Commodities investors, beware: there’s a host of ills plaguing various crops around the world that could play havoc with your investments—whether they’re directly in the crop itself or in the companies that rely on it further down the supply chain.
Investors in a range of products from olives and their oil to bananas, chocolate, coffee, wheat, canola and citrus should be cognizant of the challenges facing growers, processors and users of the crops they depend on for their businesses. Here’s a look at some of the most notorious problems growers are facing at the moment.
1. A blight on olive trees in Europe could also threaten French vineyards:
An essential ingredient in a host of dishes too numerous to mention, the olive is under attack—from a bacterial disease transmitted by insects. And the bacteria, which has already done serious damage in Italy to ancient olive groves, poses an even more serious threat to the French wine industry.
Xylella fastidiosa, more commonly known as leaf scorch, is thought to originate from South America. While it’s been wreaking destruction in Italian olive groves, now it is been found outside Paris, thanks to some imported ornamental plants that were imported from Honduras. There’s no known treatment for Xylella, and if that news isn’t bad enough, it also affects vineyards, citrus groves and other fruiting trees such as almond, peach and grapefruit.
According to the European Food Safety Authority’s report on Xylella, its “[e]stablishment and spread in the EU is very likely. The consequences are considered to be major because yield losses and other damage would be high and require costly control measures.”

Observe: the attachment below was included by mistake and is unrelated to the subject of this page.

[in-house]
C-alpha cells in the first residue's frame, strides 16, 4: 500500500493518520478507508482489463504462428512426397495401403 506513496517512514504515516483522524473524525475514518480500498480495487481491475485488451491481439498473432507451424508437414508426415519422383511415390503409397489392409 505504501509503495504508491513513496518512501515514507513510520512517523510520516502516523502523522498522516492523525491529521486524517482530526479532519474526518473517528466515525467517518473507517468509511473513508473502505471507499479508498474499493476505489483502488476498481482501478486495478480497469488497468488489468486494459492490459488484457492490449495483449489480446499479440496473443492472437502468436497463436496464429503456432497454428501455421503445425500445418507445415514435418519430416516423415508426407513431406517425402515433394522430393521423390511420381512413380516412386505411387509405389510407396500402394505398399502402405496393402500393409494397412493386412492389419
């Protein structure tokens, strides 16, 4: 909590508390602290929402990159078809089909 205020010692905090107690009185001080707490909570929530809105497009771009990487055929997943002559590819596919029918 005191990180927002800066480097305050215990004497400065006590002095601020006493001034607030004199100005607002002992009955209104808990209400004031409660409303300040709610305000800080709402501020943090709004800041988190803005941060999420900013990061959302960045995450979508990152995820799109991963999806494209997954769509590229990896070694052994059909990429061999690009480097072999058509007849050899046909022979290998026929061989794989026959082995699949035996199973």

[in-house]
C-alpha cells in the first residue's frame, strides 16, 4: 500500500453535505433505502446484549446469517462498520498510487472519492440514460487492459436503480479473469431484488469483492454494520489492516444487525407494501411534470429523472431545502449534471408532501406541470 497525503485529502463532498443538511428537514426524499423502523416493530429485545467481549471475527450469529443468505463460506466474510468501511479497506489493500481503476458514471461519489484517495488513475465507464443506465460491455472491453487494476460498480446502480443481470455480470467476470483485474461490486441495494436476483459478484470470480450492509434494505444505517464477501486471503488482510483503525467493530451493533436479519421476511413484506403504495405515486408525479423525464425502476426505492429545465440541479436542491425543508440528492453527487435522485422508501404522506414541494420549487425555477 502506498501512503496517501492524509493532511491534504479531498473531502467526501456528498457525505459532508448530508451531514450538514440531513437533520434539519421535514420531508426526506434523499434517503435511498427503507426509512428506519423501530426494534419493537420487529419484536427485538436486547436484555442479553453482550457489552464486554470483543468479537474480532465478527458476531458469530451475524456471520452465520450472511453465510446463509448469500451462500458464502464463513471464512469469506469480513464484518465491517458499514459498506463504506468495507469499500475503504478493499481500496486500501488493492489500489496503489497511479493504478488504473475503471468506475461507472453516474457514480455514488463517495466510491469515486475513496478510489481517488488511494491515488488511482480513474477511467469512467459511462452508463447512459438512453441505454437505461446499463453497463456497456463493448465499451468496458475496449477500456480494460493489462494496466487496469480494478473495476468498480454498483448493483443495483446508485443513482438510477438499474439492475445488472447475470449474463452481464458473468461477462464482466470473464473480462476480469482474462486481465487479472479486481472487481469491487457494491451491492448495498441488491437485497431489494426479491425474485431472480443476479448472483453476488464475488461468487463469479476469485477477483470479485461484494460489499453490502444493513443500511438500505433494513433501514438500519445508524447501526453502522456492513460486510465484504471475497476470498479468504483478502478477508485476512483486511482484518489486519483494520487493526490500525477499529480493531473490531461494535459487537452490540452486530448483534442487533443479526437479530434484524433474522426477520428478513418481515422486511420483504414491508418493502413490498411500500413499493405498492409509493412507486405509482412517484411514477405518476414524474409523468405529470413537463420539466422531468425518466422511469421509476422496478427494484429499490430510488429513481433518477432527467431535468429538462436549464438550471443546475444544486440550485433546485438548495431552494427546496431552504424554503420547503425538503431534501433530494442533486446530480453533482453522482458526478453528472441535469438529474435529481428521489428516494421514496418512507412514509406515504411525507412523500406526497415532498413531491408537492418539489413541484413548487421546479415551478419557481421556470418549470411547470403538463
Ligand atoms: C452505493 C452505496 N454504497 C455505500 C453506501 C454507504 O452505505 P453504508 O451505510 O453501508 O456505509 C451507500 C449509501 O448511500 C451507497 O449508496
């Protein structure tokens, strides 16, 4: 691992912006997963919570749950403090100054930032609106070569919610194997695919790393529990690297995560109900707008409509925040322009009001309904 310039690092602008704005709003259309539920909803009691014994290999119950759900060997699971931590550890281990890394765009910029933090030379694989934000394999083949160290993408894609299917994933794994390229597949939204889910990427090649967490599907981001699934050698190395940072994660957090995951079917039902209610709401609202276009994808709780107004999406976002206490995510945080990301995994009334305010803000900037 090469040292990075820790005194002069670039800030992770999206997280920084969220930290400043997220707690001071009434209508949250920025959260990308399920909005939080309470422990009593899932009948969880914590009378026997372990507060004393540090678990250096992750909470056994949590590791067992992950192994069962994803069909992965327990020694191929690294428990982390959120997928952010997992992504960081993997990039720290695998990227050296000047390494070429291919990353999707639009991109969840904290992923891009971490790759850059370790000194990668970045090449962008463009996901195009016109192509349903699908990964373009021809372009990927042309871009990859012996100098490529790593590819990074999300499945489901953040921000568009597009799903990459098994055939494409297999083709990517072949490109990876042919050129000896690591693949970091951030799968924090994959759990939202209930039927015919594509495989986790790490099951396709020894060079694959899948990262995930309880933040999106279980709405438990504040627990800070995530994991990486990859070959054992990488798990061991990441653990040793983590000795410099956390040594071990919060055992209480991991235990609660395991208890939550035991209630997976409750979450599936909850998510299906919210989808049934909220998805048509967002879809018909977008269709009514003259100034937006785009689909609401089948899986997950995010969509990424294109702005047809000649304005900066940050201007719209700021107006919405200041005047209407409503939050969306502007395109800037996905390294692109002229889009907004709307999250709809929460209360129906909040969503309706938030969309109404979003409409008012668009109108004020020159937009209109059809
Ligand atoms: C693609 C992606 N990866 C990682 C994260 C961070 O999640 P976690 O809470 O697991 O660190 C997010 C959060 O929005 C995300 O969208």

The EU is considering measures to try to contain the spread of the disease, which looms not only over olive groves and vineyards—which means France’s wine industry, the exports from which are worth 7.6 billion euros ($8.4 billion) annually—but has already done serious damage to American grapes and citrus crops.
One recommendation issues by the EFSA was the use of screened greenhouses. In the meantime, research continues into ways to combat the disease and its spread. Considering that 2014 was a “black year” for olive crops—bad weather, insects and blight reduced harvests in some parts of Italy by 40–50%; Spain suffered from weather woes, as did Morocco and Tunisia; and civil war in Syria took its own toll, leading the International Olive Council to say production would be its lowest in 15 years, with prices up by 121% in December compared to December of 2013—a solution had better emerge.
2. Wheat woes:
A new strain of yellow rust, a wheat disease caused by the fungus Puccinia striiformis f. sp. tritici (PST), has emerged in the U.K., presenting what researchers call a “serious threat to wheat production in the U.K.”
Yellow rust is not just found in the U.K., but in places across the globe where wheat is a major crop. And new strains are developing that can survive in warmer temperatures, are more aggressive and to which wheat has developed little resistance.
In research published in Genome Biology, lead author Diane Saunders of the John Innes Centre and The Genome Analysis Centre (TGAC), U.K., said: “Our research shows that in the U.K. we have a newly emerging population of wheat rust fungus that could be the result of an influx of more exotic and aggressive strains that are displacing the previous population.”
Yellow rust, according to the National Farmers Union, could affect as much as a quarter of the British wheat crop. But the Warrior strain is “potentially even more serious,” said Guy Gagen, chief arable advisor at the NFU, in a statement.
3. Australians battle banana fungus:
The Americas seem to be a source of a host of crop troubles. Australian banana producers are considering a voluntary levy to support producers whose farms have been hit with Panama tropical race 4 disease.
The Australian Banana Growers Council proposed the idea in April, as growers hit with the fungus try to survive. In the 1990s, the disease wiped out the banana industry in the Northern Territories. Now Queensland finds itself facing the same soil-borne disease as the council considers potential protocols that could allow the infected farms to stay in operation.